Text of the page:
Movistar vows to keep fighting after Los Machucos defeat
On a day when Nairo Quintana and Alejandro Valverde desperately needed to claw back some time on Vuelta a España leader Primoz Roglic (Jumbo-Visma), it was Roglic, who linked up with compatriot Tadej Pogačar (UAE-Emirates), who grabbed the valuable seconds.
Quintana was dropped first, and then Valverde faded from the Slovenian duo. The two eventually linked up to limit their losses, crossing the finish line together, 27 seconds behind.
“We are now seeing that Roglic is the strongest rider, and Pogacar is demonstrating he is also very strong,” said Valverde, who remained second, but slipped to 2:25 back. “Today we gave up some time, but maybe the next time we can take back some time. We’ll go day by day. We have two key stages Sunday and Monday in Asturias.”
Quintana tried to jump about halfway up the Los Machucos climb. Blessed by good weather, the peloton could safely pick its way up the ramps as steep as 28 percent along Spain’s Cantabrian range.
Quintana ran out of gas and was swallowed up by the ever-dwindling GC group. Pogacar and then Roglic accelerated to trim the group even more, before they collaborated to drop everyone. Pogacar won his second stage of this Vuelta in his grand tour debut, and Roglic padded his lead on a day that many called the 2019 Vuelta’s hardest stage.
“From the way that the group was climbing, I was waiting for Roglic to accelerate, and that’s what happened,” Valverde said. “Once the Slovenians went away, we tried to go at our own rhythm, just as much Nairo and myself, at the maximum, to try to limit the losses. What next? We’ll see.”
Roglic, who took important gains in Tuesday’s time trial, is slowly strangling the life out of the GC fight in the Vuelta.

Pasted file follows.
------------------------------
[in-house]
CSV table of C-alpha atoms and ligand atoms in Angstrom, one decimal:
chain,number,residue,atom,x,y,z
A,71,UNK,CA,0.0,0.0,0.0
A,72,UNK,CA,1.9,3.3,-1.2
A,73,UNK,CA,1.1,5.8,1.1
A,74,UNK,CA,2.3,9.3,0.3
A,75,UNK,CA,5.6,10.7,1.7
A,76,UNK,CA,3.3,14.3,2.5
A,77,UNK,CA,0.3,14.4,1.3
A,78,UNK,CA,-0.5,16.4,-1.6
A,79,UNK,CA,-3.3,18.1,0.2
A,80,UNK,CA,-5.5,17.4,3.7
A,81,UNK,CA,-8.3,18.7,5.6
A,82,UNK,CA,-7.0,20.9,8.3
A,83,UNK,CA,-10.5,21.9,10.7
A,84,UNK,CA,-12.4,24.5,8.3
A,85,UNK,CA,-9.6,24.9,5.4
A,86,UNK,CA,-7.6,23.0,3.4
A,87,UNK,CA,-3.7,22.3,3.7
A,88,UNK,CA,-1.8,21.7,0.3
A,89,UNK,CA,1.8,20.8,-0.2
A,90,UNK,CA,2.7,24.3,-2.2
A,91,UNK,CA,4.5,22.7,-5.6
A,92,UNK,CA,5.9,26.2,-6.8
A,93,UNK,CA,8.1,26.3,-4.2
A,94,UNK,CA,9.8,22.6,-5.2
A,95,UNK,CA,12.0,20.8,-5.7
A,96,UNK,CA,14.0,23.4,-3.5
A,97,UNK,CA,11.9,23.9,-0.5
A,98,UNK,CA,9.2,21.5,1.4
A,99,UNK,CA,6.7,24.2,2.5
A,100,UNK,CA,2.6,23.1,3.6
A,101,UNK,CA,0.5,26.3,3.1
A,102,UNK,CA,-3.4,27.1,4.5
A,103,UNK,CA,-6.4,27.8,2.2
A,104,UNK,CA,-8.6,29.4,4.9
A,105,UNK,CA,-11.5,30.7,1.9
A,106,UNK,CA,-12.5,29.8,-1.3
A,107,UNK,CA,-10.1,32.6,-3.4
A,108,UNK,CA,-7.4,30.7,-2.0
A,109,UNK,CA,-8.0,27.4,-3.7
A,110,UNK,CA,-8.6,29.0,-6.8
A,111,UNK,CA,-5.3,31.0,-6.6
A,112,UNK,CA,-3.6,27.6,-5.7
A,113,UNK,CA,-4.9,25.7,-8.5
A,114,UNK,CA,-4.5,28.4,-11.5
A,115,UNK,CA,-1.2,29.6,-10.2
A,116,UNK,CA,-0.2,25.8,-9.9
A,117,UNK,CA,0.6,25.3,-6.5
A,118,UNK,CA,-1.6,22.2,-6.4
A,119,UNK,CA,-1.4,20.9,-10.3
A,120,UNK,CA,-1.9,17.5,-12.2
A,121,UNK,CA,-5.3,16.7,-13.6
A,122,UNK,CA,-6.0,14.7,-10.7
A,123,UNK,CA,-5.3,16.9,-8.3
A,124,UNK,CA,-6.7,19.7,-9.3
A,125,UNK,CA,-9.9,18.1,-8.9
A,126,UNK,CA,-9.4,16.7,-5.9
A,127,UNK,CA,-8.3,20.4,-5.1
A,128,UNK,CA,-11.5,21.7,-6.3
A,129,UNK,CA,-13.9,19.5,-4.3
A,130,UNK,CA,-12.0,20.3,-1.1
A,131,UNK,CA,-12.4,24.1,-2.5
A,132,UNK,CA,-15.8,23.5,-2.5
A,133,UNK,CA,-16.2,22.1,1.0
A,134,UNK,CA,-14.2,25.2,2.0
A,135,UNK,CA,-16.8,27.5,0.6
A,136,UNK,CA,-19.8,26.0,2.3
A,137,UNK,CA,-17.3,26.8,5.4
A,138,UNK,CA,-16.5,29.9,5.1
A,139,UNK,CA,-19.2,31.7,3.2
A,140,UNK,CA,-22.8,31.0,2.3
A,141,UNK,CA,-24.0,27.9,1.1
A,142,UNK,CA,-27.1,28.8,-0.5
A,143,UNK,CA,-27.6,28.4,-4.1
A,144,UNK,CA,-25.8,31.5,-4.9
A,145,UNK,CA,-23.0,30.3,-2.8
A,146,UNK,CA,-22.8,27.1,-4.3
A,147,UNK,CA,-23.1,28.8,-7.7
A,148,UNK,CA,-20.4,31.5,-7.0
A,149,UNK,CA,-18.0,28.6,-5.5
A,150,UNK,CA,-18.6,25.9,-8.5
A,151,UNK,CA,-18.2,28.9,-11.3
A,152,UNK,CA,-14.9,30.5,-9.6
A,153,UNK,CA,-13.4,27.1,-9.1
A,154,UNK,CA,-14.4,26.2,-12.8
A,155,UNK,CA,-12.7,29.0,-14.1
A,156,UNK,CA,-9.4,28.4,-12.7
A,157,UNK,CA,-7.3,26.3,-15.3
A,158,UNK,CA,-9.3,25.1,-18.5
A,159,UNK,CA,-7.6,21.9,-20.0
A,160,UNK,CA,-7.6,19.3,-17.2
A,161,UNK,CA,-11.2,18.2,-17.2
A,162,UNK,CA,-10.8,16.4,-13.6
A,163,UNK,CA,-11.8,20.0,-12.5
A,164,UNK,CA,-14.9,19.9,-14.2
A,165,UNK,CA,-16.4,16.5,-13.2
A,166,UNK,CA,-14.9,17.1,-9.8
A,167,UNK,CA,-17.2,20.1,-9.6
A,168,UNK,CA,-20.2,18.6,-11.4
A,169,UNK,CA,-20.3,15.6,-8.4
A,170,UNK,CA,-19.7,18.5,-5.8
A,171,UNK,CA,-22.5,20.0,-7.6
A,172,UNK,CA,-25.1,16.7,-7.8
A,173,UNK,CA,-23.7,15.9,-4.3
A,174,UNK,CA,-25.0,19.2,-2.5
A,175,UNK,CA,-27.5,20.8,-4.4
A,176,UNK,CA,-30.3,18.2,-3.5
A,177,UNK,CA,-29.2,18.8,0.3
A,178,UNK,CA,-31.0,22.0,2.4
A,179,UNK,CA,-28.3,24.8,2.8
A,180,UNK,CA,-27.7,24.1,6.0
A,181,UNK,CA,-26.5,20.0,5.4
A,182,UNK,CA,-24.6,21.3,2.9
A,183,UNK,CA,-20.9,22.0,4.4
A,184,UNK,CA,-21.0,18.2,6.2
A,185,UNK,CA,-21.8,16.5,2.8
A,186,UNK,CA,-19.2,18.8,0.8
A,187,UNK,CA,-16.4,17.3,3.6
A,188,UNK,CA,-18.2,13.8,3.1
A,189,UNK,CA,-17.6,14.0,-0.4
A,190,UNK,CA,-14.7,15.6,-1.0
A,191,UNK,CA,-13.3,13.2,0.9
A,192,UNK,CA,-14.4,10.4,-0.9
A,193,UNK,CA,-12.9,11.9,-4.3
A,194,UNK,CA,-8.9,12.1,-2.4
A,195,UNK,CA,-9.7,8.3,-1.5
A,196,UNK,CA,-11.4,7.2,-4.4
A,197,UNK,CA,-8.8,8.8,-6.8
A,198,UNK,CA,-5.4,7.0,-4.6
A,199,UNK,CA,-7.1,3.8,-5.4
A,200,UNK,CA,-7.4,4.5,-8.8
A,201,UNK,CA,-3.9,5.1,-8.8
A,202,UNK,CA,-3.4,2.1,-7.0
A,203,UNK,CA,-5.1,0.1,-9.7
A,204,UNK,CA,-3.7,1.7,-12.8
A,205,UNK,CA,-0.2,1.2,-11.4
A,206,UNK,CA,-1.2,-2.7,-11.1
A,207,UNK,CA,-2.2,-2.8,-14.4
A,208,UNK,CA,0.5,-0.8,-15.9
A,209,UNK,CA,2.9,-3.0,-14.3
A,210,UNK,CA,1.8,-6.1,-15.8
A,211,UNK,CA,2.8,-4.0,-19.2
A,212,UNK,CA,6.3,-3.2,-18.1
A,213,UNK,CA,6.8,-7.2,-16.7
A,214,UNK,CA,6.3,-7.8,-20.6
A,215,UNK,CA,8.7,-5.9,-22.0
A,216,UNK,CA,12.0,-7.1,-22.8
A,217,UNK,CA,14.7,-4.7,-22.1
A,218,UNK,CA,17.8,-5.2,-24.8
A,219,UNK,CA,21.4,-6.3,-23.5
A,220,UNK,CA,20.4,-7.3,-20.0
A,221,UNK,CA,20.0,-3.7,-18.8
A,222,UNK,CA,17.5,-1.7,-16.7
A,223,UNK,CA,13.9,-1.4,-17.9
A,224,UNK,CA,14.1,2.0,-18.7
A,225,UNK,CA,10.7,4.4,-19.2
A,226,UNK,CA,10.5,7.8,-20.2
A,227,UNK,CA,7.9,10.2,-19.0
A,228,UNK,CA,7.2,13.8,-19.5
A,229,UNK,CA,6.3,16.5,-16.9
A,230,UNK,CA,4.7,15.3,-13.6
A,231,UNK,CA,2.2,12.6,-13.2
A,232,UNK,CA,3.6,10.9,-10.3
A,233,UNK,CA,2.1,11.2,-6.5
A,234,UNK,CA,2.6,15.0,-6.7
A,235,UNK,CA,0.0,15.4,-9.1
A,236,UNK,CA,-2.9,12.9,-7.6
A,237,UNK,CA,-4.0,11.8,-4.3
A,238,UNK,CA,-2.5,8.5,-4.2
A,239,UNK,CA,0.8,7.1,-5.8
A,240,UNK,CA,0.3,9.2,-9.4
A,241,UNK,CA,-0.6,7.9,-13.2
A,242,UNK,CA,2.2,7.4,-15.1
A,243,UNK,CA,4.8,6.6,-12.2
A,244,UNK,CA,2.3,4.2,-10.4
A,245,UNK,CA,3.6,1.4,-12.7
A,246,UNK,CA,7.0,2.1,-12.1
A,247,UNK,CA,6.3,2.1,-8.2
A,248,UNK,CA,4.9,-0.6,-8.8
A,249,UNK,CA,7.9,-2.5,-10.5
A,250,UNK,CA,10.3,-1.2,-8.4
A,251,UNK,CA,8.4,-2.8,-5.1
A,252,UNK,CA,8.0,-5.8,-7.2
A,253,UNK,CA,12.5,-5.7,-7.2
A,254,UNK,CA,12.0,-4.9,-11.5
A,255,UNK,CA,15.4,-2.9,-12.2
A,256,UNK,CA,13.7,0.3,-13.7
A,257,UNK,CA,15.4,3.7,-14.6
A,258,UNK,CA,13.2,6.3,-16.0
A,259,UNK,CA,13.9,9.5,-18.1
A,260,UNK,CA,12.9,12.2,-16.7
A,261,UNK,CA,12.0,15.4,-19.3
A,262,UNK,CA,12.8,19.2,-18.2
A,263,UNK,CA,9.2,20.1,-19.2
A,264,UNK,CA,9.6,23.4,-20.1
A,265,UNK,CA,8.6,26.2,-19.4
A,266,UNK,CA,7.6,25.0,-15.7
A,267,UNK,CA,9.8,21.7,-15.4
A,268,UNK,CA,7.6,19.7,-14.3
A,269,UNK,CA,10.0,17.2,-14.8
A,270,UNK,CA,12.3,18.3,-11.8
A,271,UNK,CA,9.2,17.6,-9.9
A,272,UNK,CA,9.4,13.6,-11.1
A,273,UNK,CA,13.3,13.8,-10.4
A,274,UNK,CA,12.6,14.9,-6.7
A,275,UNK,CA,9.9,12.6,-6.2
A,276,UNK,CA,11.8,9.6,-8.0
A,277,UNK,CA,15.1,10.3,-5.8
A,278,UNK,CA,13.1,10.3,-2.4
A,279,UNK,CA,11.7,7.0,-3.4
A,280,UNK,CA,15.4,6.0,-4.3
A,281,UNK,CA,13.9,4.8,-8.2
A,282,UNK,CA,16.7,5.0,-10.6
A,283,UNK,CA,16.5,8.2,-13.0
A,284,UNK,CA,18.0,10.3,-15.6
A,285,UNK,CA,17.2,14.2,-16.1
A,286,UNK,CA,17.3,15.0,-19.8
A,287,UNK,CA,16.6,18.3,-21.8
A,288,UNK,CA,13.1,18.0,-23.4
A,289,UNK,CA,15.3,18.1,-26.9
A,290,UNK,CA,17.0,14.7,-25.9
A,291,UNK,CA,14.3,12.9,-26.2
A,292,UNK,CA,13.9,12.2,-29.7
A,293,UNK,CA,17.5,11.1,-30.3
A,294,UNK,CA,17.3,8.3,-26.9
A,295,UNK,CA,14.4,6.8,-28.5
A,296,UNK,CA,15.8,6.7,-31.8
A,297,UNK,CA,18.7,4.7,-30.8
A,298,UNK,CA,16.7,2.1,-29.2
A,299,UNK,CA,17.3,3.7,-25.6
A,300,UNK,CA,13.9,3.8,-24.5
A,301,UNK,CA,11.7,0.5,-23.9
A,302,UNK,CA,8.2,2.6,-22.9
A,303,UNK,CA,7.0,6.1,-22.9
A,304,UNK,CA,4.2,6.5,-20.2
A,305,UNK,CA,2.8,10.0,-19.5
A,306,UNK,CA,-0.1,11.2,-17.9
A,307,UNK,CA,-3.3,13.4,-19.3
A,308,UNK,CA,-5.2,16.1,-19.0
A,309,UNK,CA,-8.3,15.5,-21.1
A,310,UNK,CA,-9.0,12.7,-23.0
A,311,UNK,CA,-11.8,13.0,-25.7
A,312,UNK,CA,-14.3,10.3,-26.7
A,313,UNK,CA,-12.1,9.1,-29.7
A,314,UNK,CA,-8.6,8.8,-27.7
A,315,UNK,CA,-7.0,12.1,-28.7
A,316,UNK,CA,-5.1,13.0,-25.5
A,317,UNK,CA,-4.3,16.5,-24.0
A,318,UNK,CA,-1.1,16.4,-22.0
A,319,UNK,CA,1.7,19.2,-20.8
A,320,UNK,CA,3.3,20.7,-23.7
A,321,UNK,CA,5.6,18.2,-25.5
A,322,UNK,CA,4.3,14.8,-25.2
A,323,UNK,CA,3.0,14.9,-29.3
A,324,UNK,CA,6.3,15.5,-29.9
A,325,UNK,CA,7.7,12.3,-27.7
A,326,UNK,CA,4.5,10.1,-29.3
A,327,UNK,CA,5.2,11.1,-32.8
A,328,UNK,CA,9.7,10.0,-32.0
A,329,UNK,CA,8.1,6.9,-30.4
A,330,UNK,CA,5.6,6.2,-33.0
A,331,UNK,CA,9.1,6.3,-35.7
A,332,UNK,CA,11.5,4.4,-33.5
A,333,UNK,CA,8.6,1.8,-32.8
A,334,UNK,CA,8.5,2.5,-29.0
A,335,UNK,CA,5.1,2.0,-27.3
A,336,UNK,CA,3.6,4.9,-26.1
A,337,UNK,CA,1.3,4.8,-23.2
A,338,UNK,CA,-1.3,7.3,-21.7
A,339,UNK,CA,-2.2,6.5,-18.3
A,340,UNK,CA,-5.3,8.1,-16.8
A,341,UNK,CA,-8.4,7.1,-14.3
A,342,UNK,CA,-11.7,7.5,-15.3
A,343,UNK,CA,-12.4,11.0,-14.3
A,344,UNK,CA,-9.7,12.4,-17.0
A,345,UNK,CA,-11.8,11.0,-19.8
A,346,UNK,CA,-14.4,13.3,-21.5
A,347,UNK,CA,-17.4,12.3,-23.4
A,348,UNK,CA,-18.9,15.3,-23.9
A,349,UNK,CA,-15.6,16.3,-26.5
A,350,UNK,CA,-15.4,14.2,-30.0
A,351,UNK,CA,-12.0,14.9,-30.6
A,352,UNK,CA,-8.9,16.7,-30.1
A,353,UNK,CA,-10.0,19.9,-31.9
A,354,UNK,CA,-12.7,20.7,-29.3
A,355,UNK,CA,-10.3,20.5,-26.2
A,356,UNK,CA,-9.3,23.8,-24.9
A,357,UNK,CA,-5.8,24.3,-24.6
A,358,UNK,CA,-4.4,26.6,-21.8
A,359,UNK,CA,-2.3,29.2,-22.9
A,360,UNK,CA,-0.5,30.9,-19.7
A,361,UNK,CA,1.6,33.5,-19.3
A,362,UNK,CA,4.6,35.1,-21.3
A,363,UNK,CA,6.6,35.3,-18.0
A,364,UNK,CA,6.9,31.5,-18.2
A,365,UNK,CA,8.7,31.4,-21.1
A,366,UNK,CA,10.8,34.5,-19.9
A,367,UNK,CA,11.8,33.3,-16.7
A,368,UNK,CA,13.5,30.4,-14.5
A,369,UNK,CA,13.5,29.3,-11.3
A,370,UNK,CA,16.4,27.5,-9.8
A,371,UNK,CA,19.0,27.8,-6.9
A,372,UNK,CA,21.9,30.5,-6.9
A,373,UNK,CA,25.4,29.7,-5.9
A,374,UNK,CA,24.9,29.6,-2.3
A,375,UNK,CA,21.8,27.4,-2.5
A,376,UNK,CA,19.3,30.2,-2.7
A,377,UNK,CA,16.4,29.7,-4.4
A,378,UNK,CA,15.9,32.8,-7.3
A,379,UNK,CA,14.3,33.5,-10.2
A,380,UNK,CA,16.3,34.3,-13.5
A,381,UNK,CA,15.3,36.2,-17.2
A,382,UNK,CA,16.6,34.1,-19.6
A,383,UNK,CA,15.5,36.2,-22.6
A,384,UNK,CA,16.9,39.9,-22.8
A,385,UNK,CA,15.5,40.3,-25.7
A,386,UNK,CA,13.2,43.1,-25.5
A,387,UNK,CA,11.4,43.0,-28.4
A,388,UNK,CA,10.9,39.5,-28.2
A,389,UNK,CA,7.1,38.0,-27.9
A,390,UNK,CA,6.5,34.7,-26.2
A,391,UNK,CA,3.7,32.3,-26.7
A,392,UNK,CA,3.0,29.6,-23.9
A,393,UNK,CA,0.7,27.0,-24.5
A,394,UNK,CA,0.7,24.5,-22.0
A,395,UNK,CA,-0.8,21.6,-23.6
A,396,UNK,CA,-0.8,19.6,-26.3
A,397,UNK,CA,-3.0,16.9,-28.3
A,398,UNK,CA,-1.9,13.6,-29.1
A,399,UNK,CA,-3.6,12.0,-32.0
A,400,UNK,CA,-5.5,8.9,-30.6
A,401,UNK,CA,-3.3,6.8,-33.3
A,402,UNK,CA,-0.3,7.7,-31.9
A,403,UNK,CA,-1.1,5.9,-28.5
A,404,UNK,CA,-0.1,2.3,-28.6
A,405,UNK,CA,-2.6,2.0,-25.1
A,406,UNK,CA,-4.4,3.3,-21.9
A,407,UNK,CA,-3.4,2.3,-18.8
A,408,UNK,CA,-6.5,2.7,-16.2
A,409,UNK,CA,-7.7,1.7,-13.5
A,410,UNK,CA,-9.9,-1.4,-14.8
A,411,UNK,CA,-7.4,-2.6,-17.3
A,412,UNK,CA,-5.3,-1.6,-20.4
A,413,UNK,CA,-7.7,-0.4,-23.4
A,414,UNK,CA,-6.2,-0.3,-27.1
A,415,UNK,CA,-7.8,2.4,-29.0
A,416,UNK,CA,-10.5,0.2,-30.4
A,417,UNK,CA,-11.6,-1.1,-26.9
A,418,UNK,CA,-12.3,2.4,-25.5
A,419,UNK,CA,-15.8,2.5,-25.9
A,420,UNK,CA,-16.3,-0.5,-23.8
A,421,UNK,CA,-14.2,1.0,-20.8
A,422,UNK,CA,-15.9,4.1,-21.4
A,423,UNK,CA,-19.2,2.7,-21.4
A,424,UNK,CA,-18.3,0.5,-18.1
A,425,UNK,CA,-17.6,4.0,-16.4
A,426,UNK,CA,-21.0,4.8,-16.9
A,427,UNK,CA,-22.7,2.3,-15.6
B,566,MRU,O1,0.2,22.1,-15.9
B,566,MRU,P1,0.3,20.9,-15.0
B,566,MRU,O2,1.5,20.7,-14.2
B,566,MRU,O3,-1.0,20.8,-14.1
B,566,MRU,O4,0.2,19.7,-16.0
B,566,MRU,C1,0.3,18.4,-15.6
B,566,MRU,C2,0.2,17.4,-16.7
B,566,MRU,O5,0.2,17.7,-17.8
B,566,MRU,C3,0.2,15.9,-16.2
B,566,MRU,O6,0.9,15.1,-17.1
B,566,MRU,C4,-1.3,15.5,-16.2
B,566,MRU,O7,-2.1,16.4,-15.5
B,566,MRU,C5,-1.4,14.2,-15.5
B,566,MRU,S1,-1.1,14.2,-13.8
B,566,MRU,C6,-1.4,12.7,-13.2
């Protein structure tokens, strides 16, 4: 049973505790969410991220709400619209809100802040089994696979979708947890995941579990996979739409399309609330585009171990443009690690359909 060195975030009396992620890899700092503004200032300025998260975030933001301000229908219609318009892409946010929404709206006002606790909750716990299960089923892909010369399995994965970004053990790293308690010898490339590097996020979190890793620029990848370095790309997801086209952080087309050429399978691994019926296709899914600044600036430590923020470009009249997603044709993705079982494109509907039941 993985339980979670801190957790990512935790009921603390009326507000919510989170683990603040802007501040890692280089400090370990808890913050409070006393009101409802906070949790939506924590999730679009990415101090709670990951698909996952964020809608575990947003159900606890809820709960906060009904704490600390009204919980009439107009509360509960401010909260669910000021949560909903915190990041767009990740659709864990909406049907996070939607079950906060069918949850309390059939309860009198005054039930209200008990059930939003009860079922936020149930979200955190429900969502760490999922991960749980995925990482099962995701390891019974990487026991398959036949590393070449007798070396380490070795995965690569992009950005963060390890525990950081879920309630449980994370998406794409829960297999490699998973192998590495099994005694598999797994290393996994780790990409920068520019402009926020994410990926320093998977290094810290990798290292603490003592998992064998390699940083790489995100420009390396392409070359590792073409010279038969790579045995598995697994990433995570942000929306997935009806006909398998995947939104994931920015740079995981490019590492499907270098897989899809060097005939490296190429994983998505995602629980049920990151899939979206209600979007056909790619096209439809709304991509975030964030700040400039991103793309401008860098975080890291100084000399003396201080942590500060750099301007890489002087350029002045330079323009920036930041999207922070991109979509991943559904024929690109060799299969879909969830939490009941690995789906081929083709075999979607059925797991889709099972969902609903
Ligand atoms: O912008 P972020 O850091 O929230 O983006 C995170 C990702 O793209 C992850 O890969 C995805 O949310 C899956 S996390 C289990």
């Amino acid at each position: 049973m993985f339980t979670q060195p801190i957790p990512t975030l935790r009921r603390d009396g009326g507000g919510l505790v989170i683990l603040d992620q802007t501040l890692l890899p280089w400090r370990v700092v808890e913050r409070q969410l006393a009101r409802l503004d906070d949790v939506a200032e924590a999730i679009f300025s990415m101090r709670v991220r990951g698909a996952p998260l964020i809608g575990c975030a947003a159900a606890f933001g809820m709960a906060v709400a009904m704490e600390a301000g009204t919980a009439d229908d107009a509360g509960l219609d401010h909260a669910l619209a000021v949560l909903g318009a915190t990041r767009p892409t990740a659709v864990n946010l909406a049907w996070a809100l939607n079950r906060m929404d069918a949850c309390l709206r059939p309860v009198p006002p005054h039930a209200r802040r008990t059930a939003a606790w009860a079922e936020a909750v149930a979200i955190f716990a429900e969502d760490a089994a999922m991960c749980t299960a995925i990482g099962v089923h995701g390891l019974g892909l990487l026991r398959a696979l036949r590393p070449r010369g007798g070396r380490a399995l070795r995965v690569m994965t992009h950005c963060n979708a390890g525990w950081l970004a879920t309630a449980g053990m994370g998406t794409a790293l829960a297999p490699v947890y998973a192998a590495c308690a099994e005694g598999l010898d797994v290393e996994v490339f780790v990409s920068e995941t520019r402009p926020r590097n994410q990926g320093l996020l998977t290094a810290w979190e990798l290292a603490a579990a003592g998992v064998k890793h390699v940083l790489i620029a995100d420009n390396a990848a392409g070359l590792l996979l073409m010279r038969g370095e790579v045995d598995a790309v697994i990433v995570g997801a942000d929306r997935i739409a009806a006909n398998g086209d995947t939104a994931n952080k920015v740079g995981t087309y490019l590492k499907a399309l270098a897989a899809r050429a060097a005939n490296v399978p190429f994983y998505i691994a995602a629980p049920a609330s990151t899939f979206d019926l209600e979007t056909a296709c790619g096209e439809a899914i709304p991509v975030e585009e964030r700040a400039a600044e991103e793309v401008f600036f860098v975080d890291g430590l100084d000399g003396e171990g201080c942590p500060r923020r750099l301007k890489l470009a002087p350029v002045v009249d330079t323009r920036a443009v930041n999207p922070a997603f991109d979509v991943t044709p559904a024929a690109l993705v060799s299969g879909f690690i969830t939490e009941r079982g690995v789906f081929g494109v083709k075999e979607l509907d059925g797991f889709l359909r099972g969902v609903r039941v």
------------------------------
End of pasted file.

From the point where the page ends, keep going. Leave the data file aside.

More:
Miguel Ángel López (Astana) struggled on a day when he wanted to pounce, and even ended up ceding the best young rider’s jersey to Pogacar, who climbed into third at 3:01 back. López is now fourth at 3:18 in a Vuelta that could be turning into a fight for the podium.
With Pogacar jumping from fifth to third, Quintana was bumped to fifth, now 3:33 back. The Colombian vows to go down swinging in his final grand tour in Movistar colors.
“We tried, but Roglic is confirming he is the strongest in the race right now,” Quintana said. “I tried this attack halfway up the climb because I am the one who is further back, and I felt pretty good. It’s easier to follow the wheel and see what happens, but I preferred to try, because you don’t really know how you are or what kind of chances you have until you do.”
Movistar continues to be the deepest team on paper, and solidified its hold on the teams classification. Marc Soler, who lost time early in this Vuelta, is showing stronger form in the second week. He was ninth at Los Machucos to go along with eighth in the Pau time trial and fifth at Andorra.
“We tried to attack with Nairo to make the others suffer, but the Slovenians are very strong,” Soler said of Movistar’s tactics. “Roglic has his way of riding, good luck to anyone who can follow him. We’ll keep fighting to see if they have a bad day, and if the opportunity arises, take back the maximum amount of time.”
So far, Roglic has appeared rock solid throughout the Vuelta. He’s been leading the favorites in every major mountain stage so far, and gained decisive time in Pau, putting him in pole position to win his first grand tour.
Backed by a strong Jumbo-Visma team that includes Americans Sepp Kuss and Nielson Powless, Roglic is seeing the support he’ll need going into the final half of the Vuelta.
This Vuelta now has just four remaining stages where the Movistar duo could conceivably gain back some time. This weekend’s pair of stages deep in Asturias — Sunday’s finale to Santuario del Acebo and Monday’s climb to La Cubilla — could be Movistar’s best and last chance to shake Roglic. Both stages include summit finishes.
The two climbing stages during the Vuelta’s third week are hardly decisive. Stage 18 on Thursday, September 12 includes four Category 1 climbs, and stage 20 is a lumpy day with six categorized climbs. Neither day, however, finishes uphill, which could nullify a major battle.
Quintana vows the team will keep applying the pressure.
“We’ve seen where everyone is, and now we will try another strategy,” Quintana said. “We’ll see if we can try to attack from further out. There are still some decisive stages ahead of us that are not so easy and are very complicated. We will keep trying.”